Files in src/views are user code for some UI controls. Files in generated/templates are UI template binding code auto-generated by a template generator as part of the build. A build step will copy the files in /src/views and /generated/templates/views to the same directory in the output. At run-time, a view can expect its template to exist next to it, and thus should import it using a relative name as "./template".

To specify this relationship to the compiler, use rootDirs. rootDirs specify a list of roots whose contents are expected to merge at run-time. So following our example, the tsconfig.json file should look like:

"": ["src/views", "generated/templates/views"]

Every time the compiler sees a relative module import in a subfolder of one of the rootDirs, it will attempt to look for this import in each of the entries of rootDirs.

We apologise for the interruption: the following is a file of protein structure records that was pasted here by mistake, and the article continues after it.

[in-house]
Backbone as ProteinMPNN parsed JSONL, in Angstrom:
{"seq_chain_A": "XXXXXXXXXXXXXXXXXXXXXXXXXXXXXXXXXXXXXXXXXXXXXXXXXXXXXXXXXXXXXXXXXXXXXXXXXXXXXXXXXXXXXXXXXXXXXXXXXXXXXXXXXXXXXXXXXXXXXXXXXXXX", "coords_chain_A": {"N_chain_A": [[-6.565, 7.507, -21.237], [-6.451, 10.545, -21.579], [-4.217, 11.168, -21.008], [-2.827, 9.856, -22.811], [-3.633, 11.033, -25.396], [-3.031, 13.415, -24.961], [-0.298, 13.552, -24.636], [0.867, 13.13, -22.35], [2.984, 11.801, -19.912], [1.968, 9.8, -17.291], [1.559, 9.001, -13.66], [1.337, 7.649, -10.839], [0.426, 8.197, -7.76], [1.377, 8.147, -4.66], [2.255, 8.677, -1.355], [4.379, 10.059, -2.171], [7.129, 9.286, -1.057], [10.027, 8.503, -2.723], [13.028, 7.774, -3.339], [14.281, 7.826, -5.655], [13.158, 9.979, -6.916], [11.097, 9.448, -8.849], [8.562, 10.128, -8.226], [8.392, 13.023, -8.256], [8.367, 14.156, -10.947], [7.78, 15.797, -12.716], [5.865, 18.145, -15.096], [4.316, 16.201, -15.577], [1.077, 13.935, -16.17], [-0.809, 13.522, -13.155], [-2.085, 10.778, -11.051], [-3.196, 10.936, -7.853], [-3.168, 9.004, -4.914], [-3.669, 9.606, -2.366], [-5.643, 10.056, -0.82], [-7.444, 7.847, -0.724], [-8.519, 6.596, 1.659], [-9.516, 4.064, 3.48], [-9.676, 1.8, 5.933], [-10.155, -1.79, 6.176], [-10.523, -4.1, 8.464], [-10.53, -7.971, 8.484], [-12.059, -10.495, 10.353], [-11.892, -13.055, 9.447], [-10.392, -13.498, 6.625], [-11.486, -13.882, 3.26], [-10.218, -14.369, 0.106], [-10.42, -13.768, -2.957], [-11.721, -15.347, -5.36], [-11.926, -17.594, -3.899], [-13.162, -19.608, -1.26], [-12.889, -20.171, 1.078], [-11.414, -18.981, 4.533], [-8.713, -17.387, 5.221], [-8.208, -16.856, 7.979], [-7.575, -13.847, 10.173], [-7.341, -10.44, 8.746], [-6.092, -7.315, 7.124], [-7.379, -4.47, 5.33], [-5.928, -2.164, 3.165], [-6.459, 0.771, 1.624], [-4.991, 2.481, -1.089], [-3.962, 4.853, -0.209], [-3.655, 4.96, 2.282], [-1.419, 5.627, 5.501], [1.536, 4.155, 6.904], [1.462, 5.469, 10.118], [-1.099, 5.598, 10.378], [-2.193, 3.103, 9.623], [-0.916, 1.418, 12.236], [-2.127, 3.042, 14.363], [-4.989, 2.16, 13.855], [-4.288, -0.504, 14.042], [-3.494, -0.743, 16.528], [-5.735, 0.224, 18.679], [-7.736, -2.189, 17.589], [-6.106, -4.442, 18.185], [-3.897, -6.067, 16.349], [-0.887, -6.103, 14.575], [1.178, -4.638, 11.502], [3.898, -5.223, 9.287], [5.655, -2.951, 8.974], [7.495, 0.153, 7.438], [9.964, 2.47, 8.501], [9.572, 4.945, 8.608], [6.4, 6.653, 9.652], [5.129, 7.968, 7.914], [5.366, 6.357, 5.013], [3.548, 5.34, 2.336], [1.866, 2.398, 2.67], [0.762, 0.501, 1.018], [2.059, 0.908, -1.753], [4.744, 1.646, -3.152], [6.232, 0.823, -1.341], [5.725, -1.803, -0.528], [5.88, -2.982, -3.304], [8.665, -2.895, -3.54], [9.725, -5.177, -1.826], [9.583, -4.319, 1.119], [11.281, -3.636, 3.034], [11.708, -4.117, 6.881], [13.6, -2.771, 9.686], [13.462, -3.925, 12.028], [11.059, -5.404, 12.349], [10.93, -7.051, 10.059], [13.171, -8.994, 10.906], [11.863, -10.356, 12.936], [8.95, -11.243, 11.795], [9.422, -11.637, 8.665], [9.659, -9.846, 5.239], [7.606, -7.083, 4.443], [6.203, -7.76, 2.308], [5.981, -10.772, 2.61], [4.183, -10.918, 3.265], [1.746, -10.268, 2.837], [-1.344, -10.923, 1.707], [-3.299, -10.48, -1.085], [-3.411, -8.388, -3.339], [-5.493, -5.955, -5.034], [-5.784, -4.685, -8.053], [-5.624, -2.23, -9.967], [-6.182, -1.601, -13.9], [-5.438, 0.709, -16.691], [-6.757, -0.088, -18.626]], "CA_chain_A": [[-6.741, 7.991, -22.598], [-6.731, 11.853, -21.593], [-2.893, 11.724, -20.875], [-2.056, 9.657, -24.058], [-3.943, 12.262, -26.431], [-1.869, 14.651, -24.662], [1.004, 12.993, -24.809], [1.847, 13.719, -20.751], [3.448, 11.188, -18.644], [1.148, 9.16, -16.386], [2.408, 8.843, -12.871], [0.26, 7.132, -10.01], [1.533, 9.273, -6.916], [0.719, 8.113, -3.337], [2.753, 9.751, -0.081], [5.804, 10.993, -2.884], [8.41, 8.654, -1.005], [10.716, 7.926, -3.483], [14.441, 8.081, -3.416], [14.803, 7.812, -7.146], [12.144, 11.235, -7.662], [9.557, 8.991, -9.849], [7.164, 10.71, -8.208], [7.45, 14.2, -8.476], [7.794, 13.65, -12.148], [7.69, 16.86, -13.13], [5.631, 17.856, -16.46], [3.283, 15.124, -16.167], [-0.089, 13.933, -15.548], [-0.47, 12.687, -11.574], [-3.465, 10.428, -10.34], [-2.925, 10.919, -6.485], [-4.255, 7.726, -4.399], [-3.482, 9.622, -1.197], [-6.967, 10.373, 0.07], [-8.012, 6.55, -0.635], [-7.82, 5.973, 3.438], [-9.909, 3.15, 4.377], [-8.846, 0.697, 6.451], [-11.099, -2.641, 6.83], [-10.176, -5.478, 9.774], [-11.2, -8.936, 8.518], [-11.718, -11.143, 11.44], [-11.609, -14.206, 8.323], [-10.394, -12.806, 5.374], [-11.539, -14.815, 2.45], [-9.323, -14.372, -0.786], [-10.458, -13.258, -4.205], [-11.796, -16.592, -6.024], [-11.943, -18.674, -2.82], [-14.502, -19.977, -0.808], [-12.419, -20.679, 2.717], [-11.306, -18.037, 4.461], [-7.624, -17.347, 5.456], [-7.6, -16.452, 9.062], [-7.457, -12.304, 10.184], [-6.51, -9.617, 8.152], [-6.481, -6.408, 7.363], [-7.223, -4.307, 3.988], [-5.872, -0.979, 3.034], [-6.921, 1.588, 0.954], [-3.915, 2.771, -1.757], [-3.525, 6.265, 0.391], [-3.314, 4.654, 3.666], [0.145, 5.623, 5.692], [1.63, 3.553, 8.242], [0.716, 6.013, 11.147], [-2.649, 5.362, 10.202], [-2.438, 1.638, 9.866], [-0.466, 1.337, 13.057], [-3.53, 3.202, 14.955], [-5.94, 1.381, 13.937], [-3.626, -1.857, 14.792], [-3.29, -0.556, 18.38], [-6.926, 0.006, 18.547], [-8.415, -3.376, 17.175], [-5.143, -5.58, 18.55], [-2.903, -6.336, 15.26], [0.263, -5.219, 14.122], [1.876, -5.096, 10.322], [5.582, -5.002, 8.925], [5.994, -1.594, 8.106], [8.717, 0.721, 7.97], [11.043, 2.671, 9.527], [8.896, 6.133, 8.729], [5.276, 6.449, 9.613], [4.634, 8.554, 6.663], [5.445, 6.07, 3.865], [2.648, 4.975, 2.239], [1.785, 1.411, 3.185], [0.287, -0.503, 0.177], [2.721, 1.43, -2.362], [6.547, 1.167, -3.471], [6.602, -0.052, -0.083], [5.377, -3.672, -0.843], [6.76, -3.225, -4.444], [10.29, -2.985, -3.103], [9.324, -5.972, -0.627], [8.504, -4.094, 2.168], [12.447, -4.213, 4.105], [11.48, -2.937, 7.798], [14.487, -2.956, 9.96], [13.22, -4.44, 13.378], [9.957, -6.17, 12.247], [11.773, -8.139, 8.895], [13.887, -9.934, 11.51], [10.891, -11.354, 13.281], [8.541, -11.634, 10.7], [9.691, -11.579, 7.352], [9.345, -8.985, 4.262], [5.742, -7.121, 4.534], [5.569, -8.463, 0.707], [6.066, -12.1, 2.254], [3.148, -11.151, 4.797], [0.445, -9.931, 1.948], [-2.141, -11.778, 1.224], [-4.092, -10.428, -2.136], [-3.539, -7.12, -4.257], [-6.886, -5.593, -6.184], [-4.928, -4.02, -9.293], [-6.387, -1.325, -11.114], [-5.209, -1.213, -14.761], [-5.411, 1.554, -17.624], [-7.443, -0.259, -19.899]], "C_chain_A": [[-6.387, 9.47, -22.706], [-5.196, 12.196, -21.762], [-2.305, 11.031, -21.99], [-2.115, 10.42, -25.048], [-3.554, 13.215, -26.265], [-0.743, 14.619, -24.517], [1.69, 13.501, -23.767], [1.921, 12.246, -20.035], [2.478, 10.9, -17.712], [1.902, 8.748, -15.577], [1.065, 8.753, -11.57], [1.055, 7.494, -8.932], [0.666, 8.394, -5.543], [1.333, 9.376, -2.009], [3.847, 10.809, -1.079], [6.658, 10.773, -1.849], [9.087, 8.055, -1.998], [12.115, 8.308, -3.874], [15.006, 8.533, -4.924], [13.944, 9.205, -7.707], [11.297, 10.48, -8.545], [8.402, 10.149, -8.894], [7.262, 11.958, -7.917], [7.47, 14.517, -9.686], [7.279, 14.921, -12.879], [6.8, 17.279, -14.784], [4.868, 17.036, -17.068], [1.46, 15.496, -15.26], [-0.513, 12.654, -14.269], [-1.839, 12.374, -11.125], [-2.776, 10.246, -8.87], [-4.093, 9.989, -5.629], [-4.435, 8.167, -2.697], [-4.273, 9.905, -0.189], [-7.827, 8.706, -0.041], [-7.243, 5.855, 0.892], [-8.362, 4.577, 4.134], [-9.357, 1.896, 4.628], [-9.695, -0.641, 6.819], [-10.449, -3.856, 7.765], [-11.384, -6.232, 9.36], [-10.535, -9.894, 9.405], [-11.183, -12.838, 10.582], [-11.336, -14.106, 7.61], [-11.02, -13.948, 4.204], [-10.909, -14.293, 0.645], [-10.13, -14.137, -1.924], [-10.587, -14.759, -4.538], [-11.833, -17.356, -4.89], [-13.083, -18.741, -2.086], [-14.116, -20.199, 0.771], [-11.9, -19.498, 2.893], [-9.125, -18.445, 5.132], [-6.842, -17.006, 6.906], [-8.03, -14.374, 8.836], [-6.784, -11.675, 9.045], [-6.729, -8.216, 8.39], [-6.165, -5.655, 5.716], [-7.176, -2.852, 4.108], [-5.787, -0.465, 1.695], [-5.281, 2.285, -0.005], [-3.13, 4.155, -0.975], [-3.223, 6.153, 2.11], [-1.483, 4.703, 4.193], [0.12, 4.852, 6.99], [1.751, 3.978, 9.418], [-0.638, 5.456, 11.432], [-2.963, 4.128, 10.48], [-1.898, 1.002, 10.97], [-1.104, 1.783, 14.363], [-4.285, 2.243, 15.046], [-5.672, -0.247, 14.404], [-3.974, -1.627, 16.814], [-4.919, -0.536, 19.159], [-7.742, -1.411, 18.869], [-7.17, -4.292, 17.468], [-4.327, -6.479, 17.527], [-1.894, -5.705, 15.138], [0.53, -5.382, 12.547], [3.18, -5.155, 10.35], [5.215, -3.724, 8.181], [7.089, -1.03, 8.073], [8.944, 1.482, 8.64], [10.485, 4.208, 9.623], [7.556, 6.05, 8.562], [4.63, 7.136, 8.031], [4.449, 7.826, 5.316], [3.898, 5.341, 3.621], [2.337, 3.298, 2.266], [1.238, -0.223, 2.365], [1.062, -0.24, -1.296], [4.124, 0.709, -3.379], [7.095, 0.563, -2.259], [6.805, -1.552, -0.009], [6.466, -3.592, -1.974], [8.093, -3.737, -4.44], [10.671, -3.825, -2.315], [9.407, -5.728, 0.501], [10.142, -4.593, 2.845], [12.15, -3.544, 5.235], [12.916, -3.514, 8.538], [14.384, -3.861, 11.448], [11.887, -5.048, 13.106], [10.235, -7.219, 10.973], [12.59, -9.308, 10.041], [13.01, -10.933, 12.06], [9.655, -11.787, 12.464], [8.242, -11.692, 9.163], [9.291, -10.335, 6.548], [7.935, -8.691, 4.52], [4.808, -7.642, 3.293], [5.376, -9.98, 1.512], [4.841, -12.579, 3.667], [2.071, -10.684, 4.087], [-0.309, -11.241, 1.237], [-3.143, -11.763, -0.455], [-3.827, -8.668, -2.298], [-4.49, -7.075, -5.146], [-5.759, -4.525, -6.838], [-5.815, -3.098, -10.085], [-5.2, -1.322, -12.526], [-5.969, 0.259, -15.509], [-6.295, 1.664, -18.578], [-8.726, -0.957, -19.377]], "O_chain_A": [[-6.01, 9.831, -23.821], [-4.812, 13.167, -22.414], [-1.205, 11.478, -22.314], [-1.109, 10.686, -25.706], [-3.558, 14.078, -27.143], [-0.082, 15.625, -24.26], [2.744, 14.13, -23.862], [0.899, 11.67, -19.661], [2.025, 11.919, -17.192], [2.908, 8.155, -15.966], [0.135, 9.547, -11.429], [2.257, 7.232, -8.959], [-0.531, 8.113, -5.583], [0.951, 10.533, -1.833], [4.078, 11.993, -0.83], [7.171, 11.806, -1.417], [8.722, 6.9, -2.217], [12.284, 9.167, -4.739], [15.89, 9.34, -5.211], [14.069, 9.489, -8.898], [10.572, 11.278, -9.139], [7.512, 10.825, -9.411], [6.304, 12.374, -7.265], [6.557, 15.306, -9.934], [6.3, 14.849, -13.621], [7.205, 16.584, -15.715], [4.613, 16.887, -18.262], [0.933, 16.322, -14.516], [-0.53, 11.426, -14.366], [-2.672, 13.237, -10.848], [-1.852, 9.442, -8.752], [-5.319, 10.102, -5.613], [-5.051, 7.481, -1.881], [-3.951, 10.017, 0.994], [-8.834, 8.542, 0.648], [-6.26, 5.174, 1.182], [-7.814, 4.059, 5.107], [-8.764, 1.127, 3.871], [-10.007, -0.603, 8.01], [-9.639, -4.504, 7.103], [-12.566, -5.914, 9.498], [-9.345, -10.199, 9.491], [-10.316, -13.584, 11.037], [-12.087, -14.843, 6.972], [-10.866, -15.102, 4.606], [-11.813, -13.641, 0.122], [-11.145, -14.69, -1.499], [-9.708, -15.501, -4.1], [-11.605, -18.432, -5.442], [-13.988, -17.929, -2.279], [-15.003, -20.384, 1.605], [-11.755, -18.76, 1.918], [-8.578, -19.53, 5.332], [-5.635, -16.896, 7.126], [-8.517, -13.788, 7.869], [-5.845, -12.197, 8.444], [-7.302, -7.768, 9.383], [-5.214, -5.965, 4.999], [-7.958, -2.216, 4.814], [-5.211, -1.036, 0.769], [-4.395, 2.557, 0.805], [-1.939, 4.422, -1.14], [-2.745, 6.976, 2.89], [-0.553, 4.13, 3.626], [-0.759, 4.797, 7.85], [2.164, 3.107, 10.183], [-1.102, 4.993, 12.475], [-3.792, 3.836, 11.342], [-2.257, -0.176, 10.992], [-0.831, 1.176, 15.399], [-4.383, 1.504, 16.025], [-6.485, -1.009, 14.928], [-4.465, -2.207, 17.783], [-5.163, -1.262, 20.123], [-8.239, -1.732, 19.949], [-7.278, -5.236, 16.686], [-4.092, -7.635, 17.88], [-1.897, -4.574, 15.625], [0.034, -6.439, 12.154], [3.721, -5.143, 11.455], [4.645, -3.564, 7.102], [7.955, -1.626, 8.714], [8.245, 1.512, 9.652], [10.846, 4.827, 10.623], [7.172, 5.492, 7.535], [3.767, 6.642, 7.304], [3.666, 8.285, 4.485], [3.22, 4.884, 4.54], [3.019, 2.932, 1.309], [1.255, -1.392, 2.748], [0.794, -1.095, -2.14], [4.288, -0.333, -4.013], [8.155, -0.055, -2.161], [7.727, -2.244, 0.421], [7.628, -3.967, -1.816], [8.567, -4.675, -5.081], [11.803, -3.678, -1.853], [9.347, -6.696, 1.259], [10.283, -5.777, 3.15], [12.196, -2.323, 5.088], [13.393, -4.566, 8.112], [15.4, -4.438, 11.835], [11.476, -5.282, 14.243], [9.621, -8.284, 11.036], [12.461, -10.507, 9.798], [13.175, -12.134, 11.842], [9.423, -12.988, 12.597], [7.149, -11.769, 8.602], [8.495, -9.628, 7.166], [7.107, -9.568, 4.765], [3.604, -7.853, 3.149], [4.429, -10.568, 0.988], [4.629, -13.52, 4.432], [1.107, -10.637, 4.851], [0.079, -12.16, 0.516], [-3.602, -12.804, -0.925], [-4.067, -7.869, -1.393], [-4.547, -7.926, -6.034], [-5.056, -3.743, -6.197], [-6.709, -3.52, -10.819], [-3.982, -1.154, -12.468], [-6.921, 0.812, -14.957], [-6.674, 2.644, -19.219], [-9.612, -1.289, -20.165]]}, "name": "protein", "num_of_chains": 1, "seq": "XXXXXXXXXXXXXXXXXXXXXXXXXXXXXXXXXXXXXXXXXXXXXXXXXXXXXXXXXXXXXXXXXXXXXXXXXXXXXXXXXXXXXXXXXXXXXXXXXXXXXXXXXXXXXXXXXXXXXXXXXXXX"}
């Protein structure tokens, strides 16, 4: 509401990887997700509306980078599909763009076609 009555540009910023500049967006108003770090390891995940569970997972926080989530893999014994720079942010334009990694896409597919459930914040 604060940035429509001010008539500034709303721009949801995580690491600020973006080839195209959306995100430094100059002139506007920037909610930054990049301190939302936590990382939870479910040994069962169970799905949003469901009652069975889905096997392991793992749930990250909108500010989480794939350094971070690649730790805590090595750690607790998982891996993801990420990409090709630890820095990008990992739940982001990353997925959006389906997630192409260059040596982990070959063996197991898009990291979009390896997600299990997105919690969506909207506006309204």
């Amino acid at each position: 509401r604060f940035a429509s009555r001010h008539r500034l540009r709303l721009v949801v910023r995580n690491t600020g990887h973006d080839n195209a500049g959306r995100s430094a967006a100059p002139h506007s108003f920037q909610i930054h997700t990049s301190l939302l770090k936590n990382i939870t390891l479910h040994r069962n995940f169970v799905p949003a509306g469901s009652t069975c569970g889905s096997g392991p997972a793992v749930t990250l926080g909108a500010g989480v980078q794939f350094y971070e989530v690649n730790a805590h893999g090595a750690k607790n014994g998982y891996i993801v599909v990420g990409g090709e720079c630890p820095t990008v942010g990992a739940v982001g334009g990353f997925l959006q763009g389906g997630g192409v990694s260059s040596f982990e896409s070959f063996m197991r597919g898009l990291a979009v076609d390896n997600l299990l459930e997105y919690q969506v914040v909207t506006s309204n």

The flexibility of rootDirs is not limited to specifying a list of physical source directories that are logically merged. The supplied array may include any number of ad hoc, arbitrary directory names, regardless of whether they exist or not. This allows the compiler to capture sophisticated bundling and runtime features such as conditional inclusion and project specific loader plugins in a type safe way.

Consider an internationalization scenario where a build tool automatically generates locale specific bundles by interpolating a special path token, say #{locale}, as part of a relative module path such as ./#{locale}/messages. In this hypothetical setup the tool enumerates supported locales, mapping the abstracted path into ./zh/messages, ./de/messages, and so forth.

Assume that each of these modules exports an array of strings. For example ./zh/messages might contain:

export default ["您好吗", "很高兴认识你"];

By leveraging rootDirs we can inform the compiler of this mapping and thereby allow it to safely resolve ./#{locale}/messages, even though the directory will never exist. For example, with the following tsconfig.json:

"": ["src/zh", "src/de", "src/#{locale}"]